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3 Reasons to Take Yoga out of the Classroom

Written by Lauren Hunsberger

Photography by Taryn Emerick

Lisa Christian found yoga when she started experiencing low back pain after giving birth to her first daughter. Nervous to jump into a class, she signed up for a private yoga session, where she found a safe space to learn a solid foundation for a lifelong practice. As her pain faded, she became hooked. Now a yoga instructor of more than 17 years, she finds joy in helping others with their practice, and she’s especially enthusiastic about the reward of private sessions. Below she shares three reasons (in no particular order) for taking the time to roll out your mat and enjoy a one-on-one lesson.

1. To learn basic poses, proper alignment and modifications.

Private sessions are great for beginners who feel intimidated by joining a group class right away. Getting specific instruction for your body and needs can give budding practitioners the confidence to sign up for any class anywhere. “If you learn yoga with improper alignment, you build muscle memory that’s hard to undo,” Christian says. It’s especially crucial for building solid foundations. “The foundation for downward dog is the hands and feet. For dolphin, it’s the forearms. It’s important to build all the poses from the foundation up, so it’s the first place to look for improper alignment.”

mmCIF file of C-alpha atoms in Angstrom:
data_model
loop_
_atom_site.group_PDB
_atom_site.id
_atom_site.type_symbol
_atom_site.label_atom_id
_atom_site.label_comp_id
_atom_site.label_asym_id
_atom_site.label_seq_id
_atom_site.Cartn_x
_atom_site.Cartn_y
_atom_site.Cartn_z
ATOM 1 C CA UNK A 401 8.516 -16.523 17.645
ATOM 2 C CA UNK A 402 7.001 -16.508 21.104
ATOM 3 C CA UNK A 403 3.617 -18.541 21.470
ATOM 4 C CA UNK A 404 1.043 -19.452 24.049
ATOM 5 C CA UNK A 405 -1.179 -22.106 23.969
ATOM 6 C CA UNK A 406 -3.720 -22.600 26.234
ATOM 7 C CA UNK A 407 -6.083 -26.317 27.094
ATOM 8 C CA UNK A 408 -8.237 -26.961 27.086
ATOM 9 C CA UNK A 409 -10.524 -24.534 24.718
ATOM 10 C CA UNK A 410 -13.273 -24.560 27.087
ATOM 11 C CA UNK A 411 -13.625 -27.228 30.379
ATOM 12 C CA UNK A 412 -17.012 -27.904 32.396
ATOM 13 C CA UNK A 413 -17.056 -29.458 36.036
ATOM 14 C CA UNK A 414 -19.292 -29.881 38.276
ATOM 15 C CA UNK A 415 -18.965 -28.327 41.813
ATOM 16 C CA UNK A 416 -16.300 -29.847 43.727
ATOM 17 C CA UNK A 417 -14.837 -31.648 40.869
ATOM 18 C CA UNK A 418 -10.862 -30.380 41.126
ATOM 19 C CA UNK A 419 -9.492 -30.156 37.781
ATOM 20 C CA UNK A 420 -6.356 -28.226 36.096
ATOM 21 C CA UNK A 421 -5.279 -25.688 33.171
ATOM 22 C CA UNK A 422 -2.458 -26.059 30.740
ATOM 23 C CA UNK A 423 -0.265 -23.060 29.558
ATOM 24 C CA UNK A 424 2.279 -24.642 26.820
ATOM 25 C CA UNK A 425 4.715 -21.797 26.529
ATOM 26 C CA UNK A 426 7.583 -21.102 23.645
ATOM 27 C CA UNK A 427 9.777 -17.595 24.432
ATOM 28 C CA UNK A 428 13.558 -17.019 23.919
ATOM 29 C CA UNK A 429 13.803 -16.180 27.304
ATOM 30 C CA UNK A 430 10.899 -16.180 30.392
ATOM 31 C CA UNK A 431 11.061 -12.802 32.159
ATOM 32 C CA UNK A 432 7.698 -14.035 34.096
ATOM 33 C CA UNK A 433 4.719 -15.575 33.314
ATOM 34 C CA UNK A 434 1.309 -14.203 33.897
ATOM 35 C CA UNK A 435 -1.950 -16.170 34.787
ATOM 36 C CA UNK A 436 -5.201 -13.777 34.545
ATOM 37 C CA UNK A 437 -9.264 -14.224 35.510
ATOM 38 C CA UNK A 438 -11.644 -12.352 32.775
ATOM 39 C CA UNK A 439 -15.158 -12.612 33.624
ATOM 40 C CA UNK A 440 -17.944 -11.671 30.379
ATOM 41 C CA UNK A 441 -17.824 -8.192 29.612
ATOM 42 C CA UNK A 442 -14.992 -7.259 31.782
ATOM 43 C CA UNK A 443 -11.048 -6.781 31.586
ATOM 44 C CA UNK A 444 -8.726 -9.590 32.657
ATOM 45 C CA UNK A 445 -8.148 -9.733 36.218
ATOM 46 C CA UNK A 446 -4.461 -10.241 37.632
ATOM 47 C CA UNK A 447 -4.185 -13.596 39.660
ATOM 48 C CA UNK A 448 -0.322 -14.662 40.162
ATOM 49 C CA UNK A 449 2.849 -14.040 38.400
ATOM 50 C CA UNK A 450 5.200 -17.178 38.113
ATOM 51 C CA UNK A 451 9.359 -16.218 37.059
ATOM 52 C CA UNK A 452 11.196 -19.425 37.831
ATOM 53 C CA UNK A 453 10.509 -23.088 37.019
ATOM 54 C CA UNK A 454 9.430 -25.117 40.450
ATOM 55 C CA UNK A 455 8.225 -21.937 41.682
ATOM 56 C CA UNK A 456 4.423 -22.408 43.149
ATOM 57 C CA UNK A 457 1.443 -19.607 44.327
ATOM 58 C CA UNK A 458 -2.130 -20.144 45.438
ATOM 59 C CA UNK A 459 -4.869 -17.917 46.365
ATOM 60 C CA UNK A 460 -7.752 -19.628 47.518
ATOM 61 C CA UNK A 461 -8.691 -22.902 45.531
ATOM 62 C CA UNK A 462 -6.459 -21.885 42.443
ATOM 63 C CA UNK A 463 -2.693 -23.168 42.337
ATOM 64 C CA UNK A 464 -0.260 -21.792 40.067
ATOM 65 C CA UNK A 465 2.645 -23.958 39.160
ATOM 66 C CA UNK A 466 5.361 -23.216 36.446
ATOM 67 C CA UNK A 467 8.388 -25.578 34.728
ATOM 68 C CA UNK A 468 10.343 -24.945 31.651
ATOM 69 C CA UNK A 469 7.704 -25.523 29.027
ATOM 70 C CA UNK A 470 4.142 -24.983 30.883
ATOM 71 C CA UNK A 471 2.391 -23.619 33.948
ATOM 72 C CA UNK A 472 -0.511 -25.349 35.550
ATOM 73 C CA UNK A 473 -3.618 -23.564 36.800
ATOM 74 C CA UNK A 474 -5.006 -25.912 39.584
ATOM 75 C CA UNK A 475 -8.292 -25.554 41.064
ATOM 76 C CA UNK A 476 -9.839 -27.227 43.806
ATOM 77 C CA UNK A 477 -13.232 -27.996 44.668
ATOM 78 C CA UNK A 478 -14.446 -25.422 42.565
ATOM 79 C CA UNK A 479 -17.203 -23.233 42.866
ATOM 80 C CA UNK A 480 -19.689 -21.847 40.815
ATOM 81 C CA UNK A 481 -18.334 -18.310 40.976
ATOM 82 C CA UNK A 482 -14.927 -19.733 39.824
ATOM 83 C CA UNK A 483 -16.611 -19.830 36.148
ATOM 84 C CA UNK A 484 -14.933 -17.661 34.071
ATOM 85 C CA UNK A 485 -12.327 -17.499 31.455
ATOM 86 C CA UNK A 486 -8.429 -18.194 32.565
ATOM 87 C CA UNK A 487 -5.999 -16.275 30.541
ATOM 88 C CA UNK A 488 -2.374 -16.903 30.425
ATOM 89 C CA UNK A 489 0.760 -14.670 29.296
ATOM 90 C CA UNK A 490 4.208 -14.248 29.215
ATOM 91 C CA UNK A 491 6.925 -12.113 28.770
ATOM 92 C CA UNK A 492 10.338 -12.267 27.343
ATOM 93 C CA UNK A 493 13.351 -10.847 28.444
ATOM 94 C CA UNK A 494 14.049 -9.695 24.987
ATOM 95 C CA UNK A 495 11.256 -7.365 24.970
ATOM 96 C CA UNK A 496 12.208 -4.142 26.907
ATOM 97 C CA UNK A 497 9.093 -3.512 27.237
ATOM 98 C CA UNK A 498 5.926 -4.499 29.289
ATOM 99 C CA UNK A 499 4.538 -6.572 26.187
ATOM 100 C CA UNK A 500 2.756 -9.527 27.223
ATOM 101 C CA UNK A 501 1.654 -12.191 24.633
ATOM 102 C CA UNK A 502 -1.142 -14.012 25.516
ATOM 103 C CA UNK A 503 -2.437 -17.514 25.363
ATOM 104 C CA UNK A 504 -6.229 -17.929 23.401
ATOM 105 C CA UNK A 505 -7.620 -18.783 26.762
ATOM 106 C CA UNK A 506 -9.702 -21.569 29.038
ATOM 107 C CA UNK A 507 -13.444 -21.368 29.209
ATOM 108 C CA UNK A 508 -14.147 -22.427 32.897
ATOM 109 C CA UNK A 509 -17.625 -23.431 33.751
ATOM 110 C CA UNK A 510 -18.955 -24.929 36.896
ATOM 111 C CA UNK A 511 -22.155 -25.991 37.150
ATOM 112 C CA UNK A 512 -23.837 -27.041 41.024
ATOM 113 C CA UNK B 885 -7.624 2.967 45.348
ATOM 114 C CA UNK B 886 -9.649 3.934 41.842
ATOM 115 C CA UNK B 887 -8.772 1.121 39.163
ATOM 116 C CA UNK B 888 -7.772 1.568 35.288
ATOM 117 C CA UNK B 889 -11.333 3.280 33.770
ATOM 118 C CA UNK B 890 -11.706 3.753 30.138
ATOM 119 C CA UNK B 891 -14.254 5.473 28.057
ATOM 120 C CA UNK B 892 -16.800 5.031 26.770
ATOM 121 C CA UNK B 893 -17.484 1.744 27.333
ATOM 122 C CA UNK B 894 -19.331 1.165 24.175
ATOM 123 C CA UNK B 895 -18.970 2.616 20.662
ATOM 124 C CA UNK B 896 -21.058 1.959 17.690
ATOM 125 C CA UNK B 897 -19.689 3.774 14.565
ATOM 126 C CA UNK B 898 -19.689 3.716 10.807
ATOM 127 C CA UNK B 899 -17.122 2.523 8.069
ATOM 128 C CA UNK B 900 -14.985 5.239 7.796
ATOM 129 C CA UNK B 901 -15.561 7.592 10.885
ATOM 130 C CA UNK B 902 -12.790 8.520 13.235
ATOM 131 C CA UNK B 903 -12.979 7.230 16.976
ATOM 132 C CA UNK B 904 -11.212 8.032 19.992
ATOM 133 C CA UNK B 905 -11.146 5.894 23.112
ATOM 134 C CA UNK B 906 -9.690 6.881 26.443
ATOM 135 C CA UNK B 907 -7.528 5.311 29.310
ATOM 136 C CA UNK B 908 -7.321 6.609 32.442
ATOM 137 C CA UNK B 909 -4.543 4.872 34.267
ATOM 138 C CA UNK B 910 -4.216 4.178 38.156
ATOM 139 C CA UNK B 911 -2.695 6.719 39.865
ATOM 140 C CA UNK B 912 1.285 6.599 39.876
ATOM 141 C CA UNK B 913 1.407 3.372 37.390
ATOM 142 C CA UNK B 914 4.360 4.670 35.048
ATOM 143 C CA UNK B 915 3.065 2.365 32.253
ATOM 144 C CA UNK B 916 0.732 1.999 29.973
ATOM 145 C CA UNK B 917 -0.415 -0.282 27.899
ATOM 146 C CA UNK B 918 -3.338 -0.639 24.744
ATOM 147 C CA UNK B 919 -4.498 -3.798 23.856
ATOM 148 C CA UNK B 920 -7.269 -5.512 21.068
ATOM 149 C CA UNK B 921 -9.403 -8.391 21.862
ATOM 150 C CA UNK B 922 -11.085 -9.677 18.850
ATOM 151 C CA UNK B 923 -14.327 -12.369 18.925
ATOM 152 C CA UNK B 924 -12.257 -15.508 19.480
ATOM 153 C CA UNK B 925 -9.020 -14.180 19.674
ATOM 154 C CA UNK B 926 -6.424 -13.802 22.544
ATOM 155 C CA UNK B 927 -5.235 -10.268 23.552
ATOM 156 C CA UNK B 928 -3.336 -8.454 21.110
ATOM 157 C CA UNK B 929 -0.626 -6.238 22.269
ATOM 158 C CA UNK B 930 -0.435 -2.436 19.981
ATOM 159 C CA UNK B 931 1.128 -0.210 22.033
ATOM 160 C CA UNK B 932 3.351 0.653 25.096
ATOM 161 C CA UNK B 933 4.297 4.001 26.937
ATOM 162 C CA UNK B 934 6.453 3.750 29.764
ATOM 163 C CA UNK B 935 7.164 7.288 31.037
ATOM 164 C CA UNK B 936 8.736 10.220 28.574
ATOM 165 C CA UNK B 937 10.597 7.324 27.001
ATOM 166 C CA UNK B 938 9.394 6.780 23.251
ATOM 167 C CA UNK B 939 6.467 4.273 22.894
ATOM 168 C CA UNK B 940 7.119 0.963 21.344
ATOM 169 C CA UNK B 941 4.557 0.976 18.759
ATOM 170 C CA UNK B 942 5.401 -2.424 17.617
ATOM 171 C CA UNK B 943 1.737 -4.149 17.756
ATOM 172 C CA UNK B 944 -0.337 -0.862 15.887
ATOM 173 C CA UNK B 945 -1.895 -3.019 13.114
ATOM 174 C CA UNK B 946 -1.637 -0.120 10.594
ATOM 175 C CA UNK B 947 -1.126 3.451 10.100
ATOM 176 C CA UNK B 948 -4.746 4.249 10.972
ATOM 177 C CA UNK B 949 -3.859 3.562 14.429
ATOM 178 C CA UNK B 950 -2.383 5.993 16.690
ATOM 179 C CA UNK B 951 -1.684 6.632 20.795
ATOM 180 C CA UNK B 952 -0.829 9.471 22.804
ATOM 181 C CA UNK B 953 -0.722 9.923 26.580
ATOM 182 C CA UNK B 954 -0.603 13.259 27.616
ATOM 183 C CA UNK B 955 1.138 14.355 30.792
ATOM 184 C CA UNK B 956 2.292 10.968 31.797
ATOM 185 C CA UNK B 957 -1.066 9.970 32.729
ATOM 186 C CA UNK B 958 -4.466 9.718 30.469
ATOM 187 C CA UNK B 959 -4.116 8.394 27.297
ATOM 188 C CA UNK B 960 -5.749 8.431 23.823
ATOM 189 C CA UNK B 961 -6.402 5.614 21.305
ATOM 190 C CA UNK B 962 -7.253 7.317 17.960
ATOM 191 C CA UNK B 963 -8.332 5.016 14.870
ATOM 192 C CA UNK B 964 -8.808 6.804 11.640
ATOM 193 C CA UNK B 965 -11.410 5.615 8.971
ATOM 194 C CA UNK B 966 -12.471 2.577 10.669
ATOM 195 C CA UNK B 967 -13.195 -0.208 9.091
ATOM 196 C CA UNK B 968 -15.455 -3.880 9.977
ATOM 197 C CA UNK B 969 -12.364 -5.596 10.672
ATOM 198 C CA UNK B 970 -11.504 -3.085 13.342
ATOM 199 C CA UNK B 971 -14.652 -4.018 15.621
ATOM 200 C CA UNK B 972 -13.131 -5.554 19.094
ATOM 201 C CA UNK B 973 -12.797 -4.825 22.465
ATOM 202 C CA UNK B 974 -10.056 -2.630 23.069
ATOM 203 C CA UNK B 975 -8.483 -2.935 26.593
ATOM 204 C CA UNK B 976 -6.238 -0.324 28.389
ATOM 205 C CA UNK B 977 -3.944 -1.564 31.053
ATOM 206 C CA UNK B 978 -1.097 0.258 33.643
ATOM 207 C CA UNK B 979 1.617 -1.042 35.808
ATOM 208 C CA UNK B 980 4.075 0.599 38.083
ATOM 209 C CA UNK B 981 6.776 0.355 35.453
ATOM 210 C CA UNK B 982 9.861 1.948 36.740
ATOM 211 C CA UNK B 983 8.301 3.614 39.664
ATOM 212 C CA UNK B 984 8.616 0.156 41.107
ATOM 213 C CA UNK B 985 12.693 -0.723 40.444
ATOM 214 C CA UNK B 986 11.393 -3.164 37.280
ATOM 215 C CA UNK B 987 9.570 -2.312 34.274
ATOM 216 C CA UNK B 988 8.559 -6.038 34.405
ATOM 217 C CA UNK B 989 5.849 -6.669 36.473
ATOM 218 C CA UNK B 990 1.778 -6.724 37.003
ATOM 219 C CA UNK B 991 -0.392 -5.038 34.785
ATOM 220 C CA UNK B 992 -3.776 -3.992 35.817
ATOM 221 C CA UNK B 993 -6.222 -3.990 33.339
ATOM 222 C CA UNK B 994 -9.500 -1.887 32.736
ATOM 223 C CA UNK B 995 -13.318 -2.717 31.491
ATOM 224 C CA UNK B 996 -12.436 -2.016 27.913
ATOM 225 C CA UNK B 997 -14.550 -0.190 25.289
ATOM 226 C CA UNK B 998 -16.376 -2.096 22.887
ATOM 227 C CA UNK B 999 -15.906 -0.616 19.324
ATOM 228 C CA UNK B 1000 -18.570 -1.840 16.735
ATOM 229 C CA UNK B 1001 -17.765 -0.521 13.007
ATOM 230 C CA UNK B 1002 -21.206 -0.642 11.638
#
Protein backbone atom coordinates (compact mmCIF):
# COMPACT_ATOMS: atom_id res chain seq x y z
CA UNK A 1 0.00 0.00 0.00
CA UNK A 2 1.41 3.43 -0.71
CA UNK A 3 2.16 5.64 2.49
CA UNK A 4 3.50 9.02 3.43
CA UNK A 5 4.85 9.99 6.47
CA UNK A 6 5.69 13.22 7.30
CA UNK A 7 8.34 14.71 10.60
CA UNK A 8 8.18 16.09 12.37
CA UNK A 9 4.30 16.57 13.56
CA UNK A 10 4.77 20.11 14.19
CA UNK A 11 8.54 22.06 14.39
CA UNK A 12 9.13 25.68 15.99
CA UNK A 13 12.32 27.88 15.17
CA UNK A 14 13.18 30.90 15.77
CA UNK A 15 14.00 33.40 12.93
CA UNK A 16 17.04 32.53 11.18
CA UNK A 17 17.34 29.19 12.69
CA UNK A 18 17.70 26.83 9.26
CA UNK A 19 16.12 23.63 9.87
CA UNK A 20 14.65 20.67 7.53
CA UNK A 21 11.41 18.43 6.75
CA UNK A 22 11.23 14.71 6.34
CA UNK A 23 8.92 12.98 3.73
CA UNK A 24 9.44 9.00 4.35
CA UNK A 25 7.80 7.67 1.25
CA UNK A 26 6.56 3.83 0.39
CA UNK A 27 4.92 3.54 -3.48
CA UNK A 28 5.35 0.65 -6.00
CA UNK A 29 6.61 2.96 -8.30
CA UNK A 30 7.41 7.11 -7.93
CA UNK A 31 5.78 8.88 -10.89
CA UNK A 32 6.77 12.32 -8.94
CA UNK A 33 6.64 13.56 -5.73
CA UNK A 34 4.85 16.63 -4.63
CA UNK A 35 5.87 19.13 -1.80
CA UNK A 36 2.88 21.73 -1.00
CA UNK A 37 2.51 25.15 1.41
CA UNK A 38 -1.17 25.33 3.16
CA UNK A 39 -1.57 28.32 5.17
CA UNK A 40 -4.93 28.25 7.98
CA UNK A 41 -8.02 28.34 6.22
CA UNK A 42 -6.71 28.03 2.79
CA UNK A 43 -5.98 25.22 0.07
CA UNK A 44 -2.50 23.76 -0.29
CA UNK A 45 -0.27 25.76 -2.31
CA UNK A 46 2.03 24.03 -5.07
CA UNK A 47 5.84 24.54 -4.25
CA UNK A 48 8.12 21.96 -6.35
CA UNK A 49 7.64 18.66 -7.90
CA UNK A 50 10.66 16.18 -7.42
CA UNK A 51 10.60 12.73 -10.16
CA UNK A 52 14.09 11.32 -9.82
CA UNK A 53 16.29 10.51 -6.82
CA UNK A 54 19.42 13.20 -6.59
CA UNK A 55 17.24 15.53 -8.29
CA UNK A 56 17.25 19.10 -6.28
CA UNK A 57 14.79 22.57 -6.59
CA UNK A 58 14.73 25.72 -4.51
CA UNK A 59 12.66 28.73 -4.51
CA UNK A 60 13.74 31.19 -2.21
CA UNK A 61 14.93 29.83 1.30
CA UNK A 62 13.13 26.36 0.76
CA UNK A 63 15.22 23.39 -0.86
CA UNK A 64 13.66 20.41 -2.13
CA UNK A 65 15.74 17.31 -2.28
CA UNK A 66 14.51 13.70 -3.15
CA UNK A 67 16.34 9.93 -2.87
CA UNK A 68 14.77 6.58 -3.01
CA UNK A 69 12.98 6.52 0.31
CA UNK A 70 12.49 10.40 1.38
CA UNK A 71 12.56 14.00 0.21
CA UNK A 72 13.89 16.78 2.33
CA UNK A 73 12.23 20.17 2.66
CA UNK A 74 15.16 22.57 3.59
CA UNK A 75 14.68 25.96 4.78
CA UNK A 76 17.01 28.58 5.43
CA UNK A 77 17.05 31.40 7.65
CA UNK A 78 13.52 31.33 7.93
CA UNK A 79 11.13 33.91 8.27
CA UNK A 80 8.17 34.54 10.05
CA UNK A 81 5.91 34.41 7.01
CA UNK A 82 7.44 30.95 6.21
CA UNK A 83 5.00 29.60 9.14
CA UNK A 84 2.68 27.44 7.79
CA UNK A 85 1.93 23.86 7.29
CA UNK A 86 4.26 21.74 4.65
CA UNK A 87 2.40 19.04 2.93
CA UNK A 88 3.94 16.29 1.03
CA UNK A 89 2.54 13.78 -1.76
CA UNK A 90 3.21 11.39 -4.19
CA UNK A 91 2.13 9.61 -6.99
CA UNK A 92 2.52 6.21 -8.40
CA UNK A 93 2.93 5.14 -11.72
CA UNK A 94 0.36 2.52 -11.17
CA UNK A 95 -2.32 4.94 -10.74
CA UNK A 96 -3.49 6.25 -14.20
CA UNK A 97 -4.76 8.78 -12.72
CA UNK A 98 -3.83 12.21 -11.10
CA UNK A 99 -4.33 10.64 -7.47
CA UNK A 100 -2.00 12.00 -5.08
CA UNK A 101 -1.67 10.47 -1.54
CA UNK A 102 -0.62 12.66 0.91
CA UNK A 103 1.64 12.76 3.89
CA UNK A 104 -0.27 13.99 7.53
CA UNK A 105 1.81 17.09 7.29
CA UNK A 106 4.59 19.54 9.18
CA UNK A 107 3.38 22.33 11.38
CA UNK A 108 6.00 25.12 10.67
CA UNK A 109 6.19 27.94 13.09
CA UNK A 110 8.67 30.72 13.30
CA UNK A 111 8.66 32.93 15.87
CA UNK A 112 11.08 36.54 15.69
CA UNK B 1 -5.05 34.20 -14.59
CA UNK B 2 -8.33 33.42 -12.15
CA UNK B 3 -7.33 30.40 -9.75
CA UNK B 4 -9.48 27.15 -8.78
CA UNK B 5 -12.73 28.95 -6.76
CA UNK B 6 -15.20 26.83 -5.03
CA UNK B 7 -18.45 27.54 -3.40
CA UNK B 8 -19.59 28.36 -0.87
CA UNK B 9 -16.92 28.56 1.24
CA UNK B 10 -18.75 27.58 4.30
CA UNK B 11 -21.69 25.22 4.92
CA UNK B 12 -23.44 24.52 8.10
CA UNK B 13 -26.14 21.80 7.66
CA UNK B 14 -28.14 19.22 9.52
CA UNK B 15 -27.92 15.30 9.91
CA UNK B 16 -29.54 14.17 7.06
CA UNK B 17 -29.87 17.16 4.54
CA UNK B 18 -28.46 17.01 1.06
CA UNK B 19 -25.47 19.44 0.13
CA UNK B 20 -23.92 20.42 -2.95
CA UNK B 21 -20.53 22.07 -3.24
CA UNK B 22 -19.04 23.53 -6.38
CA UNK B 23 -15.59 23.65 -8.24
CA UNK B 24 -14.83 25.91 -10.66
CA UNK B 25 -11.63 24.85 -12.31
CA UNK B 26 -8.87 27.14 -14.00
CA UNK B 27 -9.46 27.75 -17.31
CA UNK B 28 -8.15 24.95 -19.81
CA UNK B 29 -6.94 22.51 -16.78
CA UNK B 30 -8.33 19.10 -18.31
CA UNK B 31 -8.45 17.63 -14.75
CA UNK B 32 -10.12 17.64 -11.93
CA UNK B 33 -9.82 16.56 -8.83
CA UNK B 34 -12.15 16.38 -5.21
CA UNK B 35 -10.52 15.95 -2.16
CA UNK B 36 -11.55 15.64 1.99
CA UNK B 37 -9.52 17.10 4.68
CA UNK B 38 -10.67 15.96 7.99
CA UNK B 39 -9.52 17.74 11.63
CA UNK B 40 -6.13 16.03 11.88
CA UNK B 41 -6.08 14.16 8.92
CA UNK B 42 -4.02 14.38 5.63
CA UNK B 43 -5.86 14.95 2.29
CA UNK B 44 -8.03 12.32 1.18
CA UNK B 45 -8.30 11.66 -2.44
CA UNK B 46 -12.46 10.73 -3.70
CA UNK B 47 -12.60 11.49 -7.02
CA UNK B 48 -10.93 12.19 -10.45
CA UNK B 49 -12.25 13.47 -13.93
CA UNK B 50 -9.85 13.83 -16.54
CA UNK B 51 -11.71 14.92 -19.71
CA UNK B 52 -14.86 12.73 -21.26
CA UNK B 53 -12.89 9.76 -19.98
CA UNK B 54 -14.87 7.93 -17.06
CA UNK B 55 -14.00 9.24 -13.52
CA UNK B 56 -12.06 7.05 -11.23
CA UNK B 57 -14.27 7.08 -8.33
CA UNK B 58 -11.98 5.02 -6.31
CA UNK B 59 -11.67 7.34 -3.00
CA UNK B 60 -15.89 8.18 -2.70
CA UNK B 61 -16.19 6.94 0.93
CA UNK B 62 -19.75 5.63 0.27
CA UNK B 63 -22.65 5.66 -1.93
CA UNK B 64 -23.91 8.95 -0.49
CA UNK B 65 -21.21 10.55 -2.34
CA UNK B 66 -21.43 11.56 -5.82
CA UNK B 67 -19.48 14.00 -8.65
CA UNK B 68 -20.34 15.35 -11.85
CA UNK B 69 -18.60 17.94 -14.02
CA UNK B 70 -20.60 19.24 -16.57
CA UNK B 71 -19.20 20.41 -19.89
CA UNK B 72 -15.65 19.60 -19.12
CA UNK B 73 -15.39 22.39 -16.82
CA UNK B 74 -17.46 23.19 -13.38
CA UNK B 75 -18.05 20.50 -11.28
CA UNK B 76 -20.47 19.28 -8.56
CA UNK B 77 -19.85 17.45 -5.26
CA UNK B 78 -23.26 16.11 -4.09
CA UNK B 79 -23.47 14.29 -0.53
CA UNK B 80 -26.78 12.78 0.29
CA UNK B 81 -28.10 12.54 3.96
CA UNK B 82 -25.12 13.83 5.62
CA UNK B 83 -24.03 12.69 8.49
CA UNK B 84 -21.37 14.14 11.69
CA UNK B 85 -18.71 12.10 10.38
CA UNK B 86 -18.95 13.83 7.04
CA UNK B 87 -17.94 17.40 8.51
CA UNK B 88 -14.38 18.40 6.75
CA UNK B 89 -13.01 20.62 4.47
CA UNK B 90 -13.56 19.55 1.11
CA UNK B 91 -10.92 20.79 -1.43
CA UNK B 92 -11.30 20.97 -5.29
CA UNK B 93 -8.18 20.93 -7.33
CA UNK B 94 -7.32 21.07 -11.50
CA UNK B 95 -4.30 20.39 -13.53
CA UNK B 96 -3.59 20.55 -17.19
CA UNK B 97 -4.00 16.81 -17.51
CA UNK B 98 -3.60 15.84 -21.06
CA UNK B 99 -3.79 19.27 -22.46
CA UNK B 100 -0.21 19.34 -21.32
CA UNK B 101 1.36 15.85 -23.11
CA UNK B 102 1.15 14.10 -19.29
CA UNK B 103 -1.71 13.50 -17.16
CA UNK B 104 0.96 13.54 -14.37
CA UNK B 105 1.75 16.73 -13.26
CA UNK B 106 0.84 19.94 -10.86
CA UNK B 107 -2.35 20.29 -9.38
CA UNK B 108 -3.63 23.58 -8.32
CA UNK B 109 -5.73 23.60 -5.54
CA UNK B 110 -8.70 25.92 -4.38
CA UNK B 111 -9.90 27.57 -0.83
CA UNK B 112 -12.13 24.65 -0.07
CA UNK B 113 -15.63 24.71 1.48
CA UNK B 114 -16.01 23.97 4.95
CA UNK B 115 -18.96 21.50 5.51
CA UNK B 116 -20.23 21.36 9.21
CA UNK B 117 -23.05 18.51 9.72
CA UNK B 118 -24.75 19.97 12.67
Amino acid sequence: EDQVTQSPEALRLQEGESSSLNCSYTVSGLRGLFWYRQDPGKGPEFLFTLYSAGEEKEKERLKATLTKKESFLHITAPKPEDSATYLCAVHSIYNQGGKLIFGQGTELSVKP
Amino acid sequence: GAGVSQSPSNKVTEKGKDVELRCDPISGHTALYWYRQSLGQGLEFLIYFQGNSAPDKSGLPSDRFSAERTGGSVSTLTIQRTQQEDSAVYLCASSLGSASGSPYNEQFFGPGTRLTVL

2. Take your practice to a higher level.

Christian says it’s very common for students to feel unsure about how to progress to different levels of yoga—for example, from an intro class to level 2/3. She says private sessions can be great for assisting students with the exact strength-building exercises needed to advance poses like arm balances. “Deep twists can also be challenging because you need to learn how to access more strength in the core, instead of twisting from the shoulders, while still being mindful of the low back,” she says. “It’s a good idea to have assistance when learning them.”

3. Incorporate yoga into injury recovery or prevention.

Christian works with many high-level athletes who spend large amounts of time training for marathons or Ironman competitions. She believes yoga is great for bringing balance back into the body. For instance, with runners who work their quads a lot, it’s important to focus on the hamstrings, which are the reciprocating muscles, as well as the ligaments and tendons that are supporting the major muscles. “It’s really a bummer if someone has been training all year long and then gets injured. Depending on their body or sport, you can help mitigate the chances,” she says.

Before you Flow:

If you’ve signed up for a private session, there are a few things to think about before meeting your instructor. Ask yourself: What are my goals? What would I like to get out of a private session? Realistically, how much time do I have to practice each week? Do I like to practice in the morning or evening? What are a few of my most favorite poses and least favorite?


For more information or to sign up for a private yoga session, please email

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